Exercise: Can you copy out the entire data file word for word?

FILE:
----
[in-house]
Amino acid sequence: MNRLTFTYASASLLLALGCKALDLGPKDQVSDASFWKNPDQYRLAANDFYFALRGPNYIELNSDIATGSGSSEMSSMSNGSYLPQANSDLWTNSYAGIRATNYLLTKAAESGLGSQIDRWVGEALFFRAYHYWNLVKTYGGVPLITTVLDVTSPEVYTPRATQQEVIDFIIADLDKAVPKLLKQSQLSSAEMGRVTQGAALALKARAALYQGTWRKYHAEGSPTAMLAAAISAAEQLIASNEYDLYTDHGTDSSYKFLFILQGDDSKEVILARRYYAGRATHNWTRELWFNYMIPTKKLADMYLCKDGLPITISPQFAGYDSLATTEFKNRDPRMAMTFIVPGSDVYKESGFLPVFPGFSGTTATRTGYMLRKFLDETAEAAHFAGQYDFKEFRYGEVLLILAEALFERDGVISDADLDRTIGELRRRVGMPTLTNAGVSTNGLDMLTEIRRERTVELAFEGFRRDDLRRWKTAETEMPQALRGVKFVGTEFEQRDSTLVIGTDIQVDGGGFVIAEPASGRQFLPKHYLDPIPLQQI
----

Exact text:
[in-house]
Amino acid sequence: MNRLTFTYASASLLLALGCKALDLGPKDQVSDASFWKNPDQYRLAANDFYFALRGPNYIELNSDIATGSGSSEMSSMSNGSYLPQANSDLWTNSYAGIRATNYLLTKAAESGLGSQIDRWVGEALFFRAYHYWNLVKTYGGVPLITTVLDVTSPEVYTPRATQQEVIDFIIADLDKAVPKLLKQSQLSSAEMGRVTQGAALALKARAALYQGTWRKYHAEGSPTAMLAAAISAAEQLIASNEYDLYTDHGTDSSYKFLFILQGDDSKEVILARRYYAGRATHNWTRELWFNYMIPTKKLADMYLCKDGLPITISPQFAGYDSLATTEFKNRDPRMAMTFIVPGSDVYKESGFLPVFPGFSGTTATRTGYMLRKFLDETAEAAHFAGQYDFKEFRYGEVLLILAEALFERDGVISDADLDRTIGELRRRVGMPTLTNAGVSTNGLDMLTEIRRERTVELAFEGFRRDDLRRWKTAETEMPQALRGVKFVGTEFEQRDSTLVIGTDIQVDGGGFVIAEPASGRQFLPKHYLDPIPLQQI